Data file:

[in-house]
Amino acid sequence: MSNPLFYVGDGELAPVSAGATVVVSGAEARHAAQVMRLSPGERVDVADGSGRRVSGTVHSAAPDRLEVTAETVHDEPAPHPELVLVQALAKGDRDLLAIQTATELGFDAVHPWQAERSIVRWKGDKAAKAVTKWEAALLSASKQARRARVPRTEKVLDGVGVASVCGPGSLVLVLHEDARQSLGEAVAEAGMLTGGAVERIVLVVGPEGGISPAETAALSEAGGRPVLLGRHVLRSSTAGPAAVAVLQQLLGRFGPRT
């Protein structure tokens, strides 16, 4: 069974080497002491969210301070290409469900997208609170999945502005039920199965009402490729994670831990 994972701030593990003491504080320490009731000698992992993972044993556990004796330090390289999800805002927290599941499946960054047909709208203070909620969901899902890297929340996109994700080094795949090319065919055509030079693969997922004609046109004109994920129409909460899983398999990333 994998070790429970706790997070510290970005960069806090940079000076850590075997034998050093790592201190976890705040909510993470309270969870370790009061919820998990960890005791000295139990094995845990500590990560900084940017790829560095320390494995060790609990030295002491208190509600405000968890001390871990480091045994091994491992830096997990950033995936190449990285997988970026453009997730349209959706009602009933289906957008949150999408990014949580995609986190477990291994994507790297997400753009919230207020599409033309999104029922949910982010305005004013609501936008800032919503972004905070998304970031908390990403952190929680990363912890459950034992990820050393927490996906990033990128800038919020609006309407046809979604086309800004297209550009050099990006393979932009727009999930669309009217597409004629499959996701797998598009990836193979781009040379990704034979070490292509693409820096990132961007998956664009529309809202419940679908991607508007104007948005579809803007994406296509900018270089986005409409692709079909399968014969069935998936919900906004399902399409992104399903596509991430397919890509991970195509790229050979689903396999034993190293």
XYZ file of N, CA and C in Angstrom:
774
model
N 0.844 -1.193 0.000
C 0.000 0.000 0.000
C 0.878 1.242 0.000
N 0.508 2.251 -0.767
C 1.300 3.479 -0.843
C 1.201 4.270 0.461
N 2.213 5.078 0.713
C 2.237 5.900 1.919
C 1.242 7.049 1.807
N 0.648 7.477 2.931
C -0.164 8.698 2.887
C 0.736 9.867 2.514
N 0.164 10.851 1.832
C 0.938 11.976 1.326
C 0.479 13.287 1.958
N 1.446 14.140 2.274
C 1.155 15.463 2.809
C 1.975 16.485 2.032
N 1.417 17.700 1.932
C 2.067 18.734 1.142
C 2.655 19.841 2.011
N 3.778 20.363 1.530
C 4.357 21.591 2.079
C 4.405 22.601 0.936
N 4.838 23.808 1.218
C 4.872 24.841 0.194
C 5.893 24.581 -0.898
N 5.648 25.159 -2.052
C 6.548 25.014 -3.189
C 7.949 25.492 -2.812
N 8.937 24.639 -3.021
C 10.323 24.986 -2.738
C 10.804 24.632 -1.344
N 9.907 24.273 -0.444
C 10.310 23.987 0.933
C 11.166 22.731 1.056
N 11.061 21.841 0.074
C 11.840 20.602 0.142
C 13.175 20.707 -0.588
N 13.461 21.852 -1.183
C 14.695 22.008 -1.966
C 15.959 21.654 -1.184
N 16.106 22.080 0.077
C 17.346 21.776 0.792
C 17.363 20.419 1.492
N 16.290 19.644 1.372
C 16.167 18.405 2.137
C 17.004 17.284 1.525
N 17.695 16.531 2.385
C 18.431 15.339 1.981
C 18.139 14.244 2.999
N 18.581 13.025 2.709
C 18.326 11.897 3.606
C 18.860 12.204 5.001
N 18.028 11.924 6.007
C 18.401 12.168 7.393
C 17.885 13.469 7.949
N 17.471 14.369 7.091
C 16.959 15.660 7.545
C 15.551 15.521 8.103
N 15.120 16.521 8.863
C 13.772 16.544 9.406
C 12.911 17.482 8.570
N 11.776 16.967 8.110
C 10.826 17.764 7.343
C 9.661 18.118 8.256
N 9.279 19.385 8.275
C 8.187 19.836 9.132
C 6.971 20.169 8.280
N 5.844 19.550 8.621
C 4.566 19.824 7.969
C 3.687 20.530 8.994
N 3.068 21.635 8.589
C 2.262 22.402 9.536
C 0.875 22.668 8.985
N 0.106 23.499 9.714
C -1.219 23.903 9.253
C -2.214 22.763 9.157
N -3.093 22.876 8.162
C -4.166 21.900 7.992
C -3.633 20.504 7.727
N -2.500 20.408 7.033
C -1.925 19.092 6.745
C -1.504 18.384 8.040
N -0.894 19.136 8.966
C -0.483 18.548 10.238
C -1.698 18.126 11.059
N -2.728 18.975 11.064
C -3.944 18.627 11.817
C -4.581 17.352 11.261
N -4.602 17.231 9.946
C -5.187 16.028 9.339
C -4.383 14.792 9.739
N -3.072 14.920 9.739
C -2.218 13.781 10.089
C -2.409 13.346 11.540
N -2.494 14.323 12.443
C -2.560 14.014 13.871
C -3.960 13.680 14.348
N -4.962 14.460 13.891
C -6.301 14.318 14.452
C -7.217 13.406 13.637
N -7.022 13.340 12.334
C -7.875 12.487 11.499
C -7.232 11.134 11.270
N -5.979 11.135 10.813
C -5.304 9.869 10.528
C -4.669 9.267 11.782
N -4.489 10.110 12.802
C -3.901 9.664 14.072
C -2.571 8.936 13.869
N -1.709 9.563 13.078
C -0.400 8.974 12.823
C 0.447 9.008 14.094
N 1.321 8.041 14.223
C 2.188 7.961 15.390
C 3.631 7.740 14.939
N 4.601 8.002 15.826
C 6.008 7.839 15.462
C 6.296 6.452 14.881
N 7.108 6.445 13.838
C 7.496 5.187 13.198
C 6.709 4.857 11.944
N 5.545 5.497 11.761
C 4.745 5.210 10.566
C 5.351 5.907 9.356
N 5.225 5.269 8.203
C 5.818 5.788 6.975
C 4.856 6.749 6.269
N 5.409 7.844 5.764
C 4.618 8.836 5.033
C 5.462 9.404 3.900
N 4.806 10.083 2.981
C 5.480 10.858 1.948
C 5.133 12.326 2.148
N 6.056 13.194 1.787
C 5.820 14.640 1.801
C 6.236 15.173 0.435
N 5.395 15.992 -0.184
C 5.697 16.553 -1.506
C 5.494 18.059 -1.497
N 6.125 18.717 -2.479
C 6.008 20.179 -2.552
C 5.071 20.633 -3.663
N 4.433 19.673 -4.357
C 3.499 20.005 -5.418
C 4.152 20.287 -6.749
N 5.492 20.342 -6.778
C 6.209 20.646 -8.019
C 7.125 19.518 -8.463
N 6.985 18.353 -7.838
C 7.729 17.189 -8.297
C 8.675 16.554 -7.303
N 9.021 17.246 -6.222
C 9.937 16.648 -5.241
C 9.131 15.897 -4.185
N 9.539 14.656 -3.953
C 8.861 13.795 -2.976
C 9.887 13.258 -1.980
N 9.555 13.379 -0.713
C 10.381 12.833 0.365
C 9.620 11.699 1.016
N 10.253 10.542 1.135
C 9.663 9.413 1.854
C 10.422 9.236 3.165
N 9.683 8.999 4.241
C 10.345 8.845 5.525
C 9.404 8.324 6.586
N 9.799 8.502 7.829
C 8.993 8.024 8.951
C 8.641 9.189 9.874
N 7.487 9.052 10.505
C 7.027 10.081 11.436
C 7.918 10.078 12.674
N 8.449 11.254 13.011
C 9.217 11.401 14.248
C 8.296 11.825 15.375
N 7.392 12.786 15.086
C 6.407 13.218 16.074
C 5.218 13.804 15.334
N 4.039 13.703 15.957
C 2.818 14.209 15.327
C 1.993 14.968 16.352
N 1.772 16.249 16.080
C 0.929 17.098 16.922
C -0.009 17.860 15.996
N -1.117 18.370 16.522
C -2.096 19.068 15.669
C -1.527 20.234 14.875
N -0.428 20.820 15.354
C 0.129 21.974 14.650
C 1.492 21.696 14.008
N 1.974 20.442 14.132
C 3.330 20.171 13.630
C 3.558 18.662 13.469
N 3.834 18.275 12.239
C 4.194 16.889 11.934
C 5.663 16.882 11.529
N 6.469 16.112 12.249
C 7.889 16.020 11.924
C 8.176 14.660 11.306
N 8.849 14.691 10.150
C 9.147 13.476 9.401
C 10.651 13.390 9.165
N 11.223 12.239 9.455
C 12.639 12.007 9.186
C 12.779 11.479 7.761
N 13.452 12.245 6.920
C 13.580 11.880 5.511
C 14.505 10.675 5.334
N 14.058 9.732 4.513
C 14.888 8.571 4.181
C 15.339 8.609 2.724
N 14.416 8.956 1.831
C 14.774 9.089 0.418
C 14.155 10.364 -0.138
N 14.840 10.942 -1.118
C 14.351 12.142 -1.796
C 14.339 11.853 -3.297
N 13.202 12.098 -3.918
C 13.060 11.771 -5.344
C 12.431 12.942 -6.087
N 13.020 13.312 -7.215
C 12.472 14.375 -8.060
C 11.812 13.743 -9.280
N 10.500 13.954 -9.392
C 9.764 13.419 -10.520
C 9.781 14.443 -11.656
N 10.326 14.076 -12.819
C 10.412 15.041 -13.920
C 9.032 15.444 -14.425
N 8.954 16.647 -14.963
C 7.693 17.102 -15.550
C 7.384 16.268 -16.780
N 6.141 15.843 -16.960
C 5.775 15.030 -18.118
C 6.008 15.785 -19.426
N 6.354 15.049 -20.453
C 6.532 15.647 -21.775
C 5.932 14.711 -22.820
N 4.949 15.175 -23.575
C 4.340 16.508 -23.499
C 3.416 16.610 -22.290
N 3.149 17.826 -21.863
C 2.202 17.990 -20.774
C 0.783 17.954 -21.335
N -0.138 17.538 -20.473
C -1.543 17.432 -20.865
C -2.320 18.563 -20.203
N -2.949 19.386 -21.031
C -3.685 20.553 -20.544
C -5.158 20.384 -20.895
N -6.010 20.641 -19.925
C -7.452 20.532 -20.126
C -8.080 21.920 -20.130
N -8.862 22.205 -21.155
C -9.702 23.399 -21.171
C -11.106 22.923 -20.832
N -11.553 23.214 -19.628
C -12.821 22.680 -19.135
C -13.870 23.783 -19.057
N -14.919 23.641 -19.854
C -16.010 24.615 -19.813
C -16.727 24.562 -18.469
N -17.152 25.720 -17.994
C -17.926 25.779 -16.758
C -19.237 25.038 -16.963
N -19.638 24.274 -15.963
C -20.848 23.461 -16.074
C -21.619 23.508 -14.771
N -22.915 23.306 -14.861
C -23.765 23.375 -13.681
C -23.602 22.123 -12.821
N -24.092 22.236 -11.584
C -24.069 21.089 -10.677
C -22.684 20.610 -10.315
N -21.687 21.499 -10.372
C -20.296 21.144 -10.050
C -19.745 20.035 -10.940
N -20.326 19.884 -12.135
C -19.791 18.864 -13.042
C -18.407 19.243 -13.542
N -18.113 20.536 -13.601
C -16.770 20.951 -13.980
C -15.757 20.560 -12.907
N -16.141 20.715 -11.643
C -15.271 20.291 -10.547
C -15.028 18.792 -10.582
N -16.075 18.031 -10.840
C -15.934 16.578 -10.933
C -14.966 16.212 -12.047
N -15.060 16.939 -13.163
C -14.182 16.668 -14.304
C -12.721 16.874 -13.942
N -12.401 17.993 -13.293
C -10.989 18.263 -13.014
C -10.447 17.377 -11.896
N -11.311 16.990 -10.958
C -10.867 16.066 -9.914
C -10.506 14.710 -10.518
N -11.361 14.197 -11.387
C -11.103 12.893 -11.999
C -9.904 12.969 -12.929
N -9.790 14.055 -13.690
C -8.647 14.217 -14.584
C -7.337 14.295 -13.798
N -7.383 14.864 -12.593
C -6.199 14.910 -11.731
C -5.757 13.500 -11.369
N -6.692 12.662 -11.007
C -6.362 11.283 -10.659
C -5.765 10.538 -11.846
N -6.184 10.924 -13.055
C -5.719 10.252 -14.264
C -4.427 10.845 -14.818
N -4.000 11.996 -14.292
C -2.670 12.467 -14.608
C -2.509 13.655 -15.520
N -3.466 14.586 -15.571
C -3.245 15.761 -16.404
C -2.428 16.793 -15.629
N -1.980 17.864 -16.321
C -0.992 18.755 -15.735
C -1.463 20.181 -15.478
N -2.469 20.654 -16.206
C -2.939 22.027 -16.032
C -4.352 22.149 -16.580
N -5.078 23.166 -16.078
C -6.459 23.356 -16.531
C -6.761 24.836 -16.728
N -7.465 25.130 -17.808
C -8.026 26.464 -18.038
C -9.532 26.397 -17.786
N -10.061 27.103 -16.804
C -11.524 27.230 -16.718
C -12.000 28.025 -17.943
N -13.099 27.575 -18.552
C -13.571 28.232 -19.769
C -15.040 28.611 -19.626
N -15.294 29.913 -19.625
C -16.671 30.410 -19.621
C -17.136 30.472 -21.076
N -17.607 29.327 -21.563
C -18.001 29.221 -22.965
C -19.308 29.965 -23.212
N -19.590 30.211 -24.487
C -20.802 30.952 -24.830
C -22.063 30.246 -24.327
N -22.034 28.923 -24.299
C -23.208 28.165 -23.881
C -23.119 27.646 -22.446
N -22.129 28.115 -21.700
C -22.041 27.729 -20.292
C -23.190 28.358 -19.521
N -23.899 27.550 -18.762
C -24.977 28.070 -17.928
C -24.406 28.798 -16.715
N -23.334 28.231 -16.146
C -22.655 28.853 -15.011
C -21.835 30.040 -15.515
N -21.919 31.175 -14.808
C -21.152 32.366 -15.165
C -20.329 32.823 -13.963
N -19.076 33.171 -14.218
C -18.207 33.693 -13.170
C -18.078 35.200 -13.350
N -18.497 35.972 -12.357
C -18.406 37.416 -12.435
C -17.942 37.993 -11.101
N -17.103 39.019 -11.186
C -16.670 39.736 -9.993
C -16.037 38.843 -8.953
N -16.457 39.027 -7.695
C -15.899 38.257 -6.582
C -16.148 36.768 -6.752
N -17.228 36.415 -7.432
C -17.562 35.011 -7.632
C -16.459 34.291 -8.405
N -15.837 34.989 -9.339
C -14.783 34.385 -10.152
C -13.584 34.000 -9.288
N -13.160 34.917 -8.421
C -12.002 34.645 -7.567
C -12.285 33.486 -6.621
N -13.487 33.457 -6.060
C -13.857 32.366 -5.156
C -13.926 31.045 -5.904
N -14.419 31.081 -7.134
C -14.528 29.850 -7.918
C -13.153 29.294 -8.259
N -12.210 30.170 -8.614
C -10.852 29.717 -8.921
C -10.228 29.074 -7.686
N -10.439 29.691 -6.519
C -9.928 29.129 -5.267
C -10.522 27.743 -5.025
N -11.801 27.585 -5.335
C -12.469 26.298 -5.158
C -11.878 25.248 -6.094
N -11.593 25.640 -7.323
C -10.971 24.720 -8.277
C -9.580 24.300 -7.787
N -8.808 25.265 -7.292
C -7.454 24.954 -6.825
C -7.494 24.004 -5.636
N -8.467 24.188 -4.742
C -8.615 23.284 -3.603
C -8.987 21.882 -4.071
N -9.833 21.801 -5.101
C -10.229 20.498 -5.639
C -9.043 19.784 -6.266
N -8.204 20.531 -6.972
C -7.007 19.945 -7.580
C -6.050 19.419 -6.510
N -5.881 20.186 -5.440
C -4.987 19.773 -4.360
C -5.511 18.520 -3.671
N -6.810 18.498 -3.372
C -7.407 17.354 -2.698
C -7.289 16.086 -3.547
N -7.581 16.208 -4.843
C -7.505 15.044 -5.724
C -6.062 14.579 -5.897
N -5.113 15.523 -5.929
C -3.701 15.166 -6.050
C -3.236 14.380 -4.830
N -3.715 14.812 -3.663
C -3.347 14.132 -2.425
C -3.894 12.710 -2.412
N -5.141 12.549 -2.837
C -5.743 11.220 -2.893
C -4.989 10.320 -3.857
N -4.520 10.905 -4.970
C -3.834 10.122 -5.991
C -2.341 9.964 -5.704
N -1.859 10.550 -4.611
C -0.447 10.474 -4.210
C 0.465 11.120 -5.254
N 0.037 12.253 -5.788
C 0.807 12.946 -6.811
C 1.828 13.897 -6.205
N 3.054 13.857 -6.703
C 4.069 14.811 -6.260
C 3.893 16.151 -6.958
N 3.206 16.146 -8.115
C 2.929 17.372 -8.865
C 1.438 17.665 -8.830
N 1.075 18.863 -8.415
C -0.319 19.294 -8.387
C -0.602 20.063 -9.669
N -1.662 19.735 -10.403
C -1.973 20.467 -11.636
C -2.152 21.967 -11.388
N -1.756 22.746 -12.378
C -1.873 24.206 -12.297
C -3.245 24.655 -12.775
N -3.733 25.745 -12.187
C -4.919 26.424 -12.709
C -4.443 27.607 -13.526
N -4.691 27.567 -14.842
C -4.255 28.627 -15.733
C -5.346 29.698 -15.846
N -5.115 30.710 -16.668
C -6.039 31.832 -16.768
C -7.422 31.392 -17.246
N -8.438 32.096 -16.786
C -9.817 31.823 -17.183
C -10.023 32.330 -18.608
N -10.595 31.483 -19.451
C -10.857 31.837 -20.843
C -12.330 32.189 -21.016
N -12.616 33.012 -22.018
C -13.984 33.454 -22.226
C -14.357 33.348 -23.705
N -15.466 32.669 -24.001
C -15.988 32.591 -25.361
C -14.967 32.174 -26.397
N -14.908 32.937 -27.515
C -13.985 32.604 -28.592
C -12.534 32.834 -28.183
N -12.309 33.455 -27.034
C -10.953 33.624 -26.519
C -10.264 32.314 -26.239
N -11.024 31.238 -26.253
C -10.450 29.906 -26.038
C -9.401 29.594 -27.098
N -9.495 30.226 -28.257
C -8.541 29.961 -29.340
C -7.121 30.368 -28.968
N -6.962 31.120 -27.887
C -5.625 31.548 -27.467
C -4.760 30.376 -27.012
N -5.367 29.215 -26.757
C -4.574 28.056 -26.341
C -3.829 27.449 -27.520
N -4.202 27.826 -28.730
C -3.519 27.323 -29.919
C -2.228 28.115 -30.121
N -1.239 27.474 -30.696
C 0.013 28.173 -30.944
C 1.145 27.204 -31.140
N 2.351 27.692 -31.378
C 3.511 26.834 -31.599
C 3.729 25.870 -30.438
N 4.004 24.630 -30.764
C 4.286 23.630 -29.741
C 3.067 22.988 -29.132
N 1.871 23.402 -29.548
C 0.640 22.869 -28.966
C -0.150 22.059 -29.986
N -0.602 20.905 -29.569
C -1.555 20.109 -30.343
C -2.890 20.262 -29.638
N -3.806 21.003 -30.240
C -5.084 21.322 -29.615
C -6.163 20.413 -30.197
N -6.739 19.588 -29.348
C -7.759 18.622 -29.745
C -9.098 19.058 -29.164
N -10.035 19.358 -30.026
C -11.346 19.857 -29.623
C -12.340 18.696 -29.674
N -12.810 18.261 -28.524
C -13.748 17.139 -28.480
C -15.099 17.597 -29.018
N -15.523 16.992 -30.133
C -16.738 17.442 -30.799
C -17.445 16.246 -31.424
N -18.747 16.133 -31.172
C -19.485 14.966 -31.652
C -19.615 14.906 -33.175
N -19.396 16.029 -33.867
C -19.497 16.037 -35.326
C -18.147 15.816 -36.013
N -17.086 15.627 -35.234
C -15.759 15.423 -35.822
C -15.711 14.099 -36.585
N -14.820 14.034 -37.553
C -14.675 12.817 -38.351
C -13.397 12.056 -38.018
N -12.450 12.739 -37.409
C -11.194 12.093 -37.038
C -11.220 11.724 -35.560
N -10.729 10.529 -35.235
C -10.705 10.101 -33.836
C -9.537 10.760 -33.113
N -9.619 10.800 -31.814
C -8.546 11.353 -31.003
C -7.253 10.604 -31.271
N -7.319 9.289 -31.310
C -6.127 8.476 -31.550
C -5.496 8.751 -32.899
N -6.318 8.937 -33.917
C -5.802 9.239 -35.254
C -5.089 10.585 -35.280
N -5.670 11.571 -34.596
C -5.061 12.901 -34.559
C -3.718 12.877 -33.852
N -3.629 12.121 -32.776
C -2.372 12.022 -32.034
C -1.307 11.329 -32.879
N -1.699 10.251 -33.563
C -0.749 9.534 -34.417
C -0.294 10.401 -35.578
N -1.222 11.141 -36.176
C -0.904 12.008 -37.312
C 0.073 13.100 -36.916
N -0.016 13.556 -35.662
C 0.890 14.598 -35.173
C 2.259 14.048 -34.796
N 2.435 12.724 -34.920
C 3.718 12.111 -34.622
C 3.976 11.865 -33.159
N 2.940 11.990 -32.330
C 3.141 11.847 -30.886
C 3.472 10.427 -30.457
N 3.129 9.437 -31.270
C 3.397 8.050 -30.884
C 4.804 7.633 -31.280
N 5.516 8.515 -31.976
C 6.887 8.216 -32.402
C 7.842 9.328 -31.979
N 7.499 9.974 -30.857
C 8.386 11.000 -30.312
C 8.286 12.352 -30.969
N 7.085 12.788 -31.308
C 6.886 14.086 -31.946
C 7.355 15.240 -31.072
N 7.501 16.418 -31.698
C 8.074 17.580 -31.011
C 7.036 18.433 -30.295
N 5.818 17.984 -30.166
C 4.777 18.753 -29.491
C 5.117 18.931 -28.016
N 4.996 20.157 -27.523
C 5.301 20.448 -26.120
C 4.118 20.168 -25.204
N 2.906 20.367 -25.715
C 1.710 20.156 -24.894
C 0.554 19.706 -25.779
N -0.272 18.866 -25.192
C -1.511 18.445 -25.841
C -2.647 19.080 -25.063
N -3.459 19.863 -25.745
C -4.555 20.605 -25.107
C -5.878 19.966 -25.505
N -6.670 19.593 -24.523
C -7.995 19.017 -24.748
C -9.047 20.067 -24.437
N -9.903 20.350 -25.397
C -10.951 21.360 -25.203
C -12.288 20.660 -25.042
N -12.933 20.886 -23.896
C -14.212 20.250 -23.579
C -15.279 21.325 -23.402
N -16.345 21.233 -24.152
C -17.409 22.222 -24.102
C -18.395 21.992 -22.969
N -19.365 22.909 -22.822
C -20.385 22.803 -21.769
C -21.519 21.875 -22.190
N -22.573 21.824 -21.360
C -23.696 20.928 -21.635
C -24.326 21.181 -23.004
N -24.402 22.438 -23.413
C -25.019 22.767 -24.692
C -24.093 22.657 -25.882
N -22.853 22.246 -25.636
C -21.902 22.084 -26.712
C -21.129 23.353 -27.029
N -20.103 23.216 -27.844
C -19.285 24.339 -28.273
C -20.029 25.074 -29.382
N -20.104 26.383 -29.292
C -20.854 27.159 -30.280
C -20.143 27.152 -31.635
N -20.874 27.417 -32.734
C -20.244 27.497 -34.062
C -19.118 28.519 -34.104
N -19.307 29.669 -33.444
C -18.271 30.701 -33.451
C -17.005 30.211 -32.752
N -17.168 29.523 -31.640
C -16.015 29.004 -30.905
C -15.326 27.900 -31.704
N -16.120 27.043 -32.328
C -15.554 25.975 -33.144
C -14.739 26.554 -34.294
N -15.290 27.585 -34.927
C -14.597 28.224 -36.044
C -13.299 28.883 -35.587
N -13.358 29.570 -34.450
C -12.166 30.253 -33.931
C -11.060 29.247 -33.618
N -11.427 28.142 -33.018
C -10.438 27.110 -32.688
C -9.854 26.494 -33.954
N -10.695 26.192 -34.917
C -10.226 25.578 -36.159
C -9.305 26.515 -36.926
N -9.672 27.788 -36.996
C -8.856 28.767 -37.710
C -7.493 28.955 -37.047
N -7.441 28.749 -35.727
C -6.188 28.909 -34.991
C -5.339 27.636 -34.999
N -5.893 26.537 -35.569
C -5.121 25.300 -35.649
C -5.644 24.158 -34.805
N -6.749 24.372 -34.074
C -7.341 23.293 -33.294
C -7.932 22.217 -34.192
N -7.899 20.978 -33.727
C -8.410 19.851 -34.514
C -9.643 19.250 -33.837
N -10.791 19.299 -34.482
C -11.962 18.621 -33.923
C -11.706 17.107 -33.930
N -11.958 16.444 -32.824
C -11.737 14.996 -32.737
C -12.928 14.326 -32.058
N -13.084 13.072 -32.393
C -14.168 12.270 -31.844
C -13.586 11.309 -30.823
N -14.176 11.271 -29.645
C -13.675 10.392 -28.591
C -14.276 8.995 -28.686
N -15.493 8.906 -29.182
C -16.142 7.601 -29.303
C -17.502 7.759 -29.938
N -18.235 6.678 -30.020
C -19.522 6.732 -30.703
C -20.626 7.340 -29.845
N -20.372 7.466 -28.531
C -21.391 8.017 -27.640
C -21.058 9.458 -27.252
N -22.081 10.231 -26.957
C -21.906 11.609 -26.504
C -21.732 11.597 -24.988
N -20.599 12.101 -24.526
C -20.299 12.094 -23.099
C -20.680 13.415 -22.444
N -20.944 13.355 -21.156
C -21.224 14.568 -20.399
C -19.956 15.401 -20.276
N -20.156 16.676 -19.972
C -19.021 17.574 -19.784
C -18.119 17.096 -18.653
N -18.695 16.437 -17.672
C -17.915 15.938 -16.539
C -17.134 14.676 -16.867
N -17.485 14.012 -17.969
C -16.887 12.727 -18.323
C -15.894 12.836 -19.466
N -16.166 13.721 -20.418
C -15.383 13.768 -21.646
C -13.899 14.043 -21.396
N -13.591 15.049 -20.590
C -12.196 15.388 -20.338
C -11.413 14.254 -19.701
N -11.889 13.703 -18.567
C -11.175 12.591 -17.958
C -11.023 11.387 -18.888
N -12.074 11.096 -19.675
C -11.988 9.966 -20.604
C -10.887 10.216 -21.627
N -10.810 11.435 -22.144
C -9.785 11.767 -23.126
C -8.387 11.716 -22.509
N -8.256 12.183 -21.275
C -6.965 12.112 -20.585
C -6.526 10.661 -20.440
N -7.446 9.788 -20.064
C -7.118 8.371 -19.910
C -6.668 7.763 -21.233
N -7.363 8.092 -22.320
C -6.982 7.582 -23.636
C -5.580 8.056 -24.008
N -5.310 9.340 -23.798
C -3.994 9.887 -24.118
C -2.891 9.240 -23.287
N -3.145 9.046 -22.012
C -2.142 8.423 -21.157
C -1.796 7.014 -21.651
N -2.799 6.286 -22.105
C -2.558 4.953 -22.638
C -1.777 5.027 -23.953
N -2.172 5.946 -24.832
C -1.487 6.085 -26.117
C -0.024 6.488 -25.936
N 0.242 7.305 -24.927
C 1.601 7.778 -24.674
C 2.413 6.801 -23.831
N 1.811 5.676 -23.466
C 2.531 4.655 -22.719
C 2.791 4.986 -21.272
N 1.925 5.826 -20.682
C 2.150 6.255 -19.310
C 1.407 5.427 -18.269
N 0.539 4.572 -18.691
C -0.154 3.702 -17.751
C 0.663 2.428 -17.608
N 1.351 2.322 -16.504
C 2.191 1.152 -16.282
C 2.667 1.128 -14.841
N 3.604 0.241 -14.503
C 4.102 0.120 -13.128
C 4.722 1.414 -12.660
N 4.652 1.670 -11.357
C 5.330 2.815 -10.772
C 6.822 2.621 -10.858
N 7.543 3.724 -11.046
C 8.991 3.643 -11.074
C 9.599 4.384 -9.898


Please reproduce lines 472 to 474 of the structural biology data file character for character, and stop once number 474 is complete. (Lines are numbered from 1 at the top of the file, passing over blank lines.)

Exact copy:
N -8.438 32.096 -16.786
C -9.817 31.823 -17.183
C -10.023 32.330 -18.608